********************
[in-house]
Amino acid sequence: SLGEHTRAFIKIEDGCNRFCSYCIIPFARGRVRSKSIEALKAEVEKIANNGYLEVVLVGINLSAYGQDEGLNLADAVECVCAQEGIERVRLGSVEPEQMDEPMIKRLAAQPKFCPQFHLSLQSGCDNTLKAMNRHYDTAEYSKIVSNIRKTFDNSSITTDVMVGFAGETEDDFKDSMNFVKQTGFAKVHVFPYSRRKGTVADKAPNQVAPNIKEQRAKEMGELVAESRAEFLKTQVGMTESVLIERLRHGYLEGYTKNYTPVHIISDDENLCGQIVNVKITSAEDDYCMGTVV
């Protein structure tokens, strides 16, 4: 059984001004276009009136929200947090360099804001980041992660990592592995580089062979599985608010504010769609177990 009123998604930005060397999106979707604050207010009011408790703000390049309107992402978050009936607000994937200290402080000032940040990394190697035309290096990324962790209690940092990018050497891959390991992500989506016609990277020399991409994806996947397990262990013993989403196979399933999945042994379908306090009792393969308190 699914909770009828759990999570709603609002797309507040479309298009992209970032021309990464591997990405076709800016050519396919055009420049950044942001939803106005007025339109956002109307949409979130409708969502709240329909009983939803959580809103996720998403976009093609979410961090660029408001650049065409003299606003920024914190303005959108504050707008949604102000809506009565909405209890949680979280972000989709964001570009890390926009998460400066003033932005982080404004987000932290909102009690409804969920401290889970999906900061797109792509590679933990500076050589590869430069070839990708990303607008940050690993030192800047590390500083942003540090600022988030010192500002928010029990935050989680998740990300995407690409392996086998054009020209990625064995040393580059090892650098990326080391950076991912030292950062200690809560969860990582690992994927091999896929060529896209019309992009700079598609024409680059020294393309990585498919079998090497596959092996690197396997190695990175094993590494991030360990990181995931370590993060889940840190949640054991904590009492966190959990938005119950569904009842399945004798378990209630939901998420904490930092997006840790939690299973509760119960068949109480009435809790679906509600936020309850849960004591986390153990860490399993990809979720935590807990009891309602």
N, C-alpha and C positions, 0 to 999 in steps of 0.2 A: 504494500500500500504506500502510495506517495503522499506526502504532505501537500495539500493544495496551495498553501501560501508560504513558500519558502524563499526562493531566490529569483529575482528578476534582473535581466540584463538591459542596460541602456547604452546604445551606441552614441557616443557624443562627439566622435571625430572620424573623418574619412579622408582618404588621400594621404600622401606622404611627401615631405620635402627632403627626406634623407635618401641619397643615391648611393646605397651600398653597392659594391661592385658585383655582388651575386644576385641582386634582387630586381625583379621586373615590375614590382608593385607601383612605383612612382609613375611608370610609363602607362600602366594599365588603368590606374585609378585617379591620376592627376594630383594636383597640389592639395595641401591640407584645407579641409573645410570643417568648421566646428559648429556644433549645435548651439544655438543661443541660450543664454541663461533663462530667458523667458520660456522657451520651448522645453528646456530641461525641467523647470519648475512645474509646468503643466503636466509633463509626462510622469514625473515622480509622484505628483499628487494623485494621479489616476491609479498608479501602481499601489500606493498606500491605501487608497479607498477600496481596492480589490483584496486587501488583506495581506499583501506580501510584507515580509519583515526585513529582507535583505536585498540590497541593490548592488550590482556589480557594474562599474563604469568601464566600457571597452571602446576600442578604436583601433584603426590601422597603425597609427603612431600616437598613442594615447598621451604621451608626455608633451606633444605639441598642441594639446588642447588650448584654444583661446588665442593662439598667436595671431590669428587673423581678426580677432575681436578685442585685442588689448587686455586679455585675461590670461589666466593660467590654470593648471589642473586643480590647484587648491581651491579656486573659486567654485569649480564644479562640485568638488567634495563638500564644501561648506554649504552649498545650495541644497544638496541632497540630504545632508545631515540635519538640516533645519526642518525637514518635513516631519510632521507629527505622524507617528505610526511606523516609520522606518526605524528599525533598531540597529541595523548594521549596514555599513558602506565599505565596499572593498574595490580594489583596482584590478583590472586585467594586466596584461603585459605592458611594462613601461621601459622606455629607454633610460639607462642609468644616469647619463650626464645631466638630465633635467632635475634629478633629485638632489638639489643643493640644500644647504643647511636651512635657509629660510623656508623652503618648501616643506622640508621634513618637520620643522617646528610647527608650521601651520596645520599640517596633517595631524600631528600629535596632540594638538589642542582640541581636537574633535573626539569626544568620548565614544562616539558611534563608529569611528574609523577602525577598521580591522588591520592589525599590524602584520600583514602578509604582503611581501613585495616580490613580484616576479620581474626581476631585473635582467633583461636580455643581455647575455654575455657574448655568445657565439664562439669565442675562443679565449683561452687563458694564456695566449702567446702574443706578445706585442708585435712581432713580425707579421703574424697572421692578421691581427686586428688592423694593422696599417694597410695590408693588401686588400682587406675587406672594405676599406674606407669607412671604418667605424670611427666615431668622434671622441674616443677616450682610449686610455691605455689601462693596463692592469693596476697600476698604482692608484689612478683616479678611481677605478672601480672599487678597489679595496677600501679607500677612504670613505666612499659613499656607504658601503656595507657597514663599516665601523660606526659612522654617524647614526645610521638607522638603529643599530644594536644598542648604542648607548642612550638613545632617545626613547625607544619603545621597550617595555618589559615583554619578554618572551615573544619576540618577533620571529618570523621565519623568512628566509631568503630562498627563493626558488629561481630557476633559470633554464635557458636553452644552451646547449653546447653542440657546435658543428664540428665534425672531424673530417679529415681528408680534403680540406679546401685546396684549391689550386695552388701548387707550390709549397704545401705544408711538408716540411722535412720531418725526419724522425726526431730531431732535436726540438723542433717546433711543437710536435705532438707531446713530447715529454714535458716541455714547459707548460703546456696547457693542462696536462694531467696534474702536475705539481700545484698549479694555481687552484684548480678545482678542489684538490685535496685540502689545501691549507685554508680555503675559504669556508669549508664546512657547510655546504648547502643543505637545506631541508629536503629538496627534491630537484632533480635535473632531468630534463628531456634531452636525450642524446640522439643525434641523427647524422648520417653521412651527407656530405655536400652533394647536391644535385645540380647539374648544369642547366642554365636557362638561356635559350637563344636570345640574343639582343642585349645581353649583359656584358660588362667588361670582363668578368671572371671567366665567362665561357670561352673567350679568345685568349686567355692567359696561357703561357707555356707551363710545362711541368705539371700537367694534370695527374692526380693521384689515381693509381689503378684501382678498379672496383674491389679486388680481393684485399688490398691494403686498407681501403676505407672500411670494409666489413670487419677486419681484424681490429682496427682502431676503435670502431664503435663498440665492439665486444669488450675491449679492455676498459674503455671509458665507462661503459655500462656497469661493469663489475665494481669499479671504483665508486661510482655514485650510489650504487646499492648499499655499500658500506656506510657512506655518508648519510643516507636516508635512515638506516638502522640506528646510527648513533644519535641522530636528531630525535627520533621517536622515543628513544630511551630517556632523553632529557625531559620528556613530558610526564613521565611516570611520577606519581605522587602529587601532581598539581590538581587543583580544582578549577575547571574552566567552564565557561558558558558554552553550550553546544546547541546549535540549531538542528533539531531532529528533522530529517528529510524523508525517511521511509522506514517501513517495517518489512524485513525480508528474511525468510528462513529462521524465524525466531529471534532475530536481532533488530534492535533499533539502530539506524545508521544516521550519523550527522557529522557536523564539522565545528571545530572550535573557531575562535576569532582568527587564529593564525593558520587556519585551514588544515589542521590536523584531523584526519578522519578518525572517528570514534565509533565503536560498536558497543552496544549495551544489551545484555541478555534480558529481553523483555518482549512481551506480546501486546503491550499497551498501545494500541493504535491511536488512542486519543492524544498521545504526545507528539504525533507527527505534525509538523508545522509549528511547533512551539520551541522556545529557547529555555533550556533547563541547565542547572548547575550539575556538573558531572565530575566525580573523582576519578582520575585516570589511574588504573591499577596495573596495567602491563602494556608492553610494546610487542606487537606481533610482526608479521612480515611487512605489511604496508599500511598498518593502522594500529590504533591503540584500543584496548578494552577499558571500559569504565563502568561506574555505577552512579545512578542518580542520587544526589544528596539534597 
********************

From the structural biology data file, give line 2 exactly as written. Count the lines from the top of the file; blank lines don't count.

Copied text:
Amino acid sequence: SLGEHTRAFIKIEDGCNRFCSYCIIPFARGRVRSKSIEALKAEVEKIANNGYLEVVLVGINLSAYGQDEGLNLADAVECVCAQEGIERVRLGSVEPEQMDEPMIKRLAAQPKFCPQFHLSLQSGCDNTLKAMNRHYDTAEYSKIVSNIRKTFDNSSITTDVMVGFAGETEDDFKDSMNFVKQTGFAKVHVFPYSRRKGTVADKAPNQVAPNIKEQRAKEMGELVAESRAEFLKTQVGMTESVLIERLRHGYLEGYTKNYTPVHIISDDENLCGQIVNVKITSAEDDYCMGTVV